branch crutchOne of the joys of hiking is experiencing the forest and the trees and the mountains and the lakes and the streams. Often on rough terrain we must scamper over fallen branches. But this hike the branches came in handy in another way.


That wasn’t a branch. That was Pablo’s ankle. And that was not good.

The hike had been long and adventurous up to the mountain lakes outside El Chalten in Patagonia. The views were tremendous, the hike tiring but exhilarating, the glaciers immense. We were almost back to where we had left the car nine or ten hours ago. The path at this point was smooth and relatively flat. But one slip and the ankle was snapped like an old branch.

As the night fell and the temperatures plummeted we knew we needed to get him out of there. Hopping with us supporting him went nowhere fast as the uneven ground quickly made that idea unrealistic. The next option was to gather suitable branches to make a splint, which worked well to immobilize the ankle. Branches for makeshift crutches didn’t work so well and in the end one of us ran (carefully) the remaining few kilometers to a hostel near the car.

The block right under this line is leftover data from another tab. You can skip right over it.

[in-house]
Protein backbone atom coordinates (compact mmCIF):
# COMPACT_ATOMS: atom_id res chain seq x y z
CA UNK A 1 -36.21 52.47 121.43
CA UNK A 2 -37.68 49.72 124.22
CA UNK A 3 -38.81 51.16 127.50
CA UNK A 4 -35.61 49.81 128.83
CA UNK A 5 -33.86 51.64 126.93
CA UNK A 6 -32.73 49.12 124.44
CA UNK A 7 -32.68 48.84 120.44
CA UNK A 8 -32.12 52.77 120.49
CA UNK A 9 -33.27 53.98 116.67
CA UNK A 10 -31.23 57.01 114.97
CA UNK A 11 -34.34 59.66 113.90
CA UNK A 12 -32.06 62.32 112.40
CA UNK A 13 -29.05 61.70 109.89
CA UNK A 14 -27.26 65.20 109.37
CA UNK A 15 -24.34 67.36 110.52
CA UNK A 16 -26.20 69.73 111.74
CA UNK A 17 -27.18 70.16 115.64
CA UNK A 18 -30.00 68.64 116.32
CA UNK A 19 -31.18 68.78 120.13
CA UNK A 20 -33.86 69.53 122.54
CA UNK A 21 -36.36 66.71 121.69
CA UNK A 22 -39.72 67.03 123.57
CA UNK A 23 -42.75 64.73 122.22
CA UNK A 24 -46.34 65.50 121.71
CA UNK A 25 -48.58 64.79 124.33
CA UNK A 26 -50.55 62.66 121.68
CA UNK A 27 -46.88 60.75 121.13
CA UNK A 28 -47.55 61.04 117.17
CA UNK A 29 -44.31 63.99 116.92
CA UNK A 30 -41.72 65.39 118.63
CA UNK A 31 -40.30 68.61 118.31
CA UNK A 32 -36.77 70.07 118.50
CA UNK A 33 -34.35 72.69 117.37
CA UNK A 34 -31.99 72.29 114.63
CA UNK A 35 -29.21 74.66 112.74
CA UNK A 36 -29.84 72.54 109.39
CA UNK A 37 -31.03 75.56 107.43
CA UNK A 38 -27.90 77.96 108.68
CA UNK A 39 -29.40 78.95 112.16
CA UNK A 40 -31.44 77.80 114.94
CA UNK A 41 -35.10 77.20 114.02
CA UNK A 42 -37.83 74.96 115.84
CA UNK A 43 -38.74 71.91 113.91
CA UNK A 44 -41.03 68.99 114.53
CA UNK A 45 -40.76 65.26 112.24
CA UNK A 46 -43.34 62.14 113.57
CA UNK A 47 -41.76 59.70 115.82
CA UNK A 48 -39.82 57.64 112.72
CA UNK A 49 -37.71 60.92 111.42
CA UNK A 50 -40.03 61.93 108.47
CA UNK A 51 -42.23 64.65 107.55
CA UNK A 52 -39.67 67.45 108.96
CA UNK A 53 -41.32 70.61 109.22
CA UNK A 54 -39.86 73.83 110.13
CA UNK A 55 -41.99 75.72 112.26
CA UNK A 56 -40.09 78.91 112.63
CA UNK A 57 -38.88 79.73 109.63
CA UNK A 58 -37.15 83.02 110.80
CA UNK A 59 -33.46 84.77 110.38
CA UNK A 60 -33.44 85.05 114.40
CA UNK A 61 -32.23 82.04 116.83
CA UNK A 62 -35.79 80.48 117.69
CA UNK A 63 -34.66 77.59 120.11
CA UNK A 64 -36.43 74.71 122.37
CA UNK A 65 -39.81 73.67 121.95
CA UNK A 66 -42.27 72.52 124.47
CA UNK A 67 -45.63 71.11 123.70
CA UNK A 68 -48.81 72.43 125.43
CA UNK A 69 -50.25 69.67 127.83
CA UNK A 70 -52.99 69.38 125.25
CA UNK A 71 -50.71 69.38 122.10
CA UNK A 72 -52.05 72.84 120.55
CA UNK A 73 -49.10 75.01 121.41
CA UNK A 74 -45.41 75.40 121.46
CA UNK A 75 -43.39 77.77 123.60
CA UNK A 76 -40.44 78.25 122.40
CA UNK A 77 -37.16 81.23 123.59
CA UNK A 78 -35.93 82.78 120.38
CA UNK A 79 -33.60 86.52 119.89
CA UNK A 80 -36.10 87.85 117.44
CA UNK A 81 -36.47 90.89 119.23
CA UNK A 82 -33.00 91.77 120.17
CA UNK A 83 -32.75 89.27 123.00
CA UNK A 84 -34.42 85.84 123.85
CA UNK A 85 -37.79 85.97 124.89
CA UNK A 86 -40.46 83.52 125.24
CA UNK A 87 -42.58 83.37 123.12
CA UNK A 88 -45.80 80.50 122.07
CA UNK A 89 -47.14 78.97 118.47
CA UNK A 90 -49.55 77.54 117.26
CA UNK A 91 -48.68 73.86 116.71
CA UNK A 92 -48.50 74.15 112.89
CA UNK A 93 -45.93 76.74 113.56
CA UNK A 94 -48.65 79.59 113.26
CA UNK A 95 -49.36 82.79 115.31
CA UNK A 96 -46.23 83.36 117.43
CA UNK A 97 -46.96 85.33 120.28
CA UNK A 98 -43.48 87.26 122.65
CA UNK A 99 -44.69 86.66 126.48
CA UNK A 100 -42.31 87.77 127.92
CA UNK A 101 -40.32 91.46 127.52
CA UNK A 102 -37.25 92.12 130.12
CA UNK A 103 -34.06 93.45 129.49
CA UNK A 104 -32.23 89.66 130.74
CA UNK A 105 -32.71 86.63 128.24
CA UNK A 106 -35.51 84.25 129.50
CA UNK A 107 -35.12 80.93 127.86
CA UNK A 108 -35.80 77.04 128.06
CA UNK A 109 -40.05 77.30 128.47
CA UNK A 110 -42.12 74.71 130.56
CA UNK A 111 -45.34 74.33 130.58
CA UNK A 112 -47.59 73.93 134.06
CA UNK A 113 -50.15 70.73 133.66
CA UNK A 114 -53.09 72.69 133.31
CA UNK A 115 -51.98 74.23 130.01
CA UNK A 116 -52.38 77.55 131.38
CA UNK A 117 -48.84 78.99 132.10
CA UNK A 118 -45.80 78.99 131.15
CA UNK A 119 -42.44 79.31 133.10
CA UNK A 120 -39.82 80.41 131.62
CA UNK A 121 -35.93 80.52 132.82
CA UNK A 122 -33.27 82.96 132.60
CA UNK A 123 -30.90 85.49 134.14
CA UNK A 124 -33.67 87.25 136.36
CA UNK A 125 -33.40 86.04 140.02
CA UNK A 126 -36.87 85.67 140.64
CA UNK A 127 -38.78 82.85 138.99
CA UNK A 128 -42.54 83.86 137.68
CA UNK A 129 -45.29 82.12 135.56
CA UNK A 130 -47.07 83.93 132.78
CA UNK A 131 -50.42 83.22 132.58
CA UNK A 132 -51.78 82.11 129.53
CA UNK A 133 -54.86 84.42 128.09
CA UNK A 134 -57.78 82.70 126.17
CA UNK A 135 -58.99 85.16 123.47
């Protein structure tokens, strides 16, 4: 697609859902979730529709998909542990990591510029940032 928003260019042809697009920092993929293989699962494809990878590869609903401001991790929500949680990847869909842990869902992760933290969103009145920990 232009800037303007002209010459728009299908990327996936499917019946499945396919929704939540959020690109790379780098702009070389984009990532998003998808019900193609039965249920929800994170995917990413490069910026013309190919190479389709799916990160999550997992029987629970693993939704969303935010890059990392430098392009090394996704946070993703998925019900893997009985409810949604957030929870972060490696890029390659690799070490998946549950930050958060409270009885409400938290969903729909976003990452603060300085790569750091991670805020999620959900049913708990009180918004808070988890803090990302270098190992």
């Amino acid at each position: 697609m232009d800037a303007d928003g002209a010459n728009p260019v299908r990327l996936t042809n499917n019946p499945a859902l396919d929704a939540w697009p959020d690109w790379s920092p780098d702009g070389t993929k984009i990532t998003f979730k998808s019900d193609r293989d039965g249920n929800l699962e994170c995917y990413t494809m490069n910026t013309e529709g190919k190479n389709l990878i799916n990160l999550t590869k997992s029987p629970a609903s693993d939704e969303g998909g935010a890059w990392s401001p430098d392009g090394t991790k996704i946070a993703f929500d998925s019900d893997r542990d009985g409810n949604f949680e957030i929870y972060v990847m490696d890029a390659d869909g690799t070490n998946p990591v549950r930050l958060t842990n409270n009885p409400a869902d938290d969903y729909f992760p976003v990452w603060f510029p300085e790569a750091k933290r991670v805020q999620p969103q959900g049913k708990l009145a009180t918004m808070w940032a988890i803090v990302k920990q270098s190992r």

Three hours later Pablo was being stretchered out of the woods to a waiting ambulance. The branches had done their job keeping the leg from getting worse; now it would take a series of surgeons to put it back together again.

David J. Kent is a science traveler and the author of Lincoln: The Man Who Saved America, in Barnes and Noble stores now. His previous books include Tesla: The Wizard of Electricity (2013) and Edison: The Inventor of the Modern World (2016) and two e-books: Nikola Tesla: Renewable Energy Ahead of Its Time and Abraham Lincoln and Nikola Tesla: Connected by Fate.

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